Tech giant Samsung and chip design company Arm are teaming up for some research into parallel packet processing technology to accelerate 6G software development.

As part of the collaborative research, Samsung Research plans to launch an open-source project with Arm to jointly develop and refine parallel packet processing technology. This technology is described as one of the ‘key software technologies in next-generation communications.’

Parallel packet processing is useful because it processes vast quantities of communication data, and so we’re told with the growth of data inherent within ‘next-generation communication’ – a term the release uses alongside 6G but which presumably means the same thing – it can contribute to the establishment of ‘flexible and efficient communication systems.’

The research project aims to ‘significantly accelerate the research and development timeline ahead of the surge of data driven by 6G environments.’

“In 6G communications, the importance of software technology is increasing. Innovation is crucial in handling the massive amounts of data that result from this,” said Jinguk Jeong, Executive Vice President at Samsung Research’s Advanced Communications Research Center (ACRC). “This technical partnership with Arm is a significant step towards revolutionizing parallel technology.”

Samsung’s ACRC facility is ‘dedicated to leading the charge in developing next-generation communication technologies’, and is involved in standardization, researching 6G technologies and software solutions such as parallel packet processing and AI, states the release.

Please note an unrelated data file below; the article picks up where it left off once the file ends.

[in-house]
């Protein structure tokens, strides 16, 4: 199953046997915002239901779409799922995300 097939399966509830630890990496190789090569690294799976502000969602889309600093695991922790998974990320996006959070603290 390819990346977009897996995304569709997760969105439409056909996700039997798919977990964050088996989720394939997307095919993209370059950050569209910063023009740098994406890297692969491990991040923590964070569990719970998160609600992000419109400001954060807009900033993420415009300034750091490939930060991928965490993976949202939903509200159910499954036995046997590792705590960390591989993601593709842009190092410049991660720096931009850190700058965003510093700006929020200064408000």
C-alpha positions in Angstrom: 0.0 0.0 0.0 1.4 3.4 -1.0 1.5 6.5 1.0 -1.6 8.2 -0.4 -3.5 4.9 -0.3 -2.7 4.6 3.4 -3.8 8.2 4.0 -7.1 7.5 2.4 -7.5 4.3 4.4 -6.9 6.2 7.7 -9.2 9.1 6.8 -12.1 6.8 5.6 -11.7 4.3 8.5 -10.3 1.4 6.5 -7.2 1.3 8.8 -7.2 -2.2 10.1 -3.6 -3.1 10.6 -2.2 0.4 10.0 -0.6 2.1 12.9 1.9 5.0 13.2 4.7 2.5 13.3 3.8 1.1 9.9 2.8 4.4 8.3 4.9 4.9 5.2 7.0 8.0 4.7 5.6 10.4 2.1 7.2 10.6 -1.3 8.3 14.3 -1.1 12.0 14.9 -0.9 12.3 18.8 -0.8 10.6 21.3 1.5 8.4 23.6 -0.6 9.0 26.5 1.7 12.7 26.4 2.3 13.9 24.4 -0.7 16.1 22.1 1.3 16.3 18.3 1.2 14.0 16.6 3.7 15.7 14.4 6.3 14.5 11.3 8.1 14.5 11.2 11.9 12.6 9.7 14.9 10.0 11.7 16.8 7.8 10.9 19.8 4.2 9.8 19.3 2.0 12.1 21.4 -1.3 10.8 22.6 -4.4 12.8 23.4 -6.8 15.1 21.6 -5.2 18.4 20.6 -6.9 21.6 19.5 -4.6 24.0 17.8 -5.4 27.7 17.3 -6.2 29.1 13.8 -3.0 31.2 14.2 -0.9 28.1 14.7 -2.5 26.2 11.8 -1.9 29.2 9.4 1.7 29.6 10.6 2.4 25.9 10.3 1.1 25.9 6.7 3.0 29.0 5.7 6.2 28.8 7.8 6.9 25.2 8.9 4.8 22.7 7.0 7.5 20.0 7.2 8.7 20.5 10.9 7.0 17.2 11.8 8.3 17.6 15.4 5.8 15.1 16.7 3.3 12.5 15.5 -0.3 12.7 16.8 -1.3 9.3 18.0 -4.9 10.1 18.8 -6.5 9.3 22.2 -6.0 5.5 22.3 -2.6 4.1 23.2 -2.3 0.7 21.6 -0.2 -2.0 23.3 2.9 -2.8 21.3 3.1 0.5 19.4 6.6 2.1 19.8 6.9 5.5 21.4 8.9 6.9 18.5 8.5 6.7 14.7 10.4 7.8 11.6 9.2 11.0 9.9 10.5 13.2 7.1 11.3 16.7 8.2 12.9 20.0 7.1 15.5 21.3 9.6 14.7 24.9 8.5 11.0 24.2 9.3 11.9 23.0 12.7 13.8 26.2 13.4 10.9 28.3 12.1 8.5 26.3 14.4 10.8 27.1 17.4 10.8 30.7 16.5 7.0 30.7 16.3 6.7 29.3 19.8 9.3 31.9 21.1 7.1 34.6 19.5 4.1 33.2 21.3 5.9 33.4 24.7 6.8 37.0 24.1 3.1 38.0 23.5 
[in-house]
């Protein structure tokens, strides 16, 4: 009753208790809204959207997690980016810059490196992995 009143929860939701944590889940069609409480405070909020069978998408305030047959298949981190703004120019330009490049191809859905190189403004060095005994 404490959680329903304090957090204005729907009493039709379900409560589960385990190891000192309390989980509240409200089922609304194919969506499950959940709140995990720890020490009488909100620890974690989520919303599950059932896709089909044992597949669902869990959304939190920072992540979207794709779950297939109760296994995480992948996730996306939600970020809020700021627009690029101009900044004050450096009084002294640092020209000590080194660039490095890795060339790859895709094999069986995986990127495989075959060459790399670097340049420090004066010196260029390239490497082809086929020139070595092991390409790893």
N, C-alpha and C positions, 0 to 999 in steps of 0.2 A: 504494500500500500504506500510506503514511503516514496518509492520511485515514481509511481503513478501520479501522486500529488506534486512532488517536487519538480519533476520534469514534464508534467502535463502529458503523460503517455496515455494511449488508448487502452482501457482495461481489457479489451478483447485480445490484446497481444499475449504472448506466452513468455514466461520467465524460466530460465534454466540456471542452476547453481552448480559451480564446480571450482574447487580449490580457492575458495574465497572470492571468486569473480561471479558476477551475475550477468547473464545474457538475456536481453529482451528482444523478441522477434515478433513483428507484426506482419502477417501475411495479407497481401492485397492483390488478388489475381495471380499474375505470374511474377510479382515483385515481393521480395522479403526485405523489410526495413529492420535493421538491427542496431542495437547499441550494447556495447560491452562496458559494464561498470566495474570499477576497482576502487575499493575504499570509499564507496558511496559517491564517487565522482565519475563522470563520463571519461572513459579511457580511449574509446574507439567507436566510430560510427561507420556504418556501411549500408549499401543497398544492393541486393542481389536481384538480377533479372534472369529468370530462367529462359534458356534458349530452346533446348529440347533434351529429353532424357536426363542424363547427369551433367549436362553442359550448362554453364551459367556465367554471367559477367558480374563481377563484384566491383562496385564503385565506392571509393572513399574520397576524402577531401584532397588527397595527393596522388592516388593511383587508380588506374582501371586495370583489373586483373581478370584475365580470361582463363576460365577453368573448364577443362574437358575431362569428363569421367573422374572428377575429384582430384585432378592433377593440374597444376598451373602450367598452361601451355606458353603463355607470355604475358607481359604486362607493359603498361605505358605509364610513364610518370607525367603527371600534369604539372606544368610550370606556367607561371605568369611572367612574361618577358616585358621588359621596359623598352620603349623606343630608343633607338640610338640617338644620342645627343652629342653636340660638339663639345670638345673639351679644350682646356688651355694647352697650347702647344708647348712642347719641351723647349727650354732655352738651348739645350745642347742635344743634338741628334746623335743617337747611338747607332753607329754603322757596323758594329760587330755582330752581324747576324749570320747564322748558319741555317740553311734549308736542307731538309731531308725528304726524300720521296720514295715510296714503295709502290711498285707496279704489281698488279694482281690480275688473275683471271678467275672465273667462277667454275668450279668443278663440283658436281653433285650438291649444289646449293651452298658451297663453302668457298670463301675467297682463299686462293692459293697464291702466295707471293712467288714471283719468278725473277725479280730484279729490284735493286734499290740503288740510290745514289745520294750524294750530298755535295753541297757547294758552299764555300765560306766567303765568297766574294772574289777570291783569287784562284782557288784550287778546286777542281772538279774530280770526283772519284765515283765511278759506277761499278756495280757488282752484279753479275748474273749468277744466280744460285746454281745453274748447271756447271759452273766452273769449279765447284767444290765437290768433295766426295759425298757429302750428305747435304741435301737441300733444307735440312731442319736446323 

Mohamed Awad, Senior Vice President and General Manager, Infrastructure Line of Business, Arm added: “AI is fuelling the demand for next-generation technologies like 6G, but the insatiable amount of data creates a vital need for power-efficient processing. We are leveraging our expertise in high-performance, low-power and flexible computing by collaborating with Samsung Research to accelerate the 6G software development and enable the AI infrastructure to run as efficiently as possible.”

So the project seems to be around developing software that can better handle large amounts of data. It doesn’t go into the specifics of why exactly this is a 6G thing and not more generally a networks optimisation research project, but then it’s hard to be specific about 6G since it hasn’t been created yet.

The numerically progressive naming system the telecoms industry has settled for in segmenting eras of network technology just means 6G will be inevitable at some point, unless it abandons the idea. So talking about 6G and the future needs of networks ends up being somewhat synonymous. But this project purports to be about speeding up the time it takes to get some of the groundwork down.

And while 6G hasn’t been technologically defined, one thing that will be inevitable with its emergence is a coinciding increase in the amount of network data, since that curve is just going up year by year anyway fuelled in part more recently by AI.

Original article can be seen at: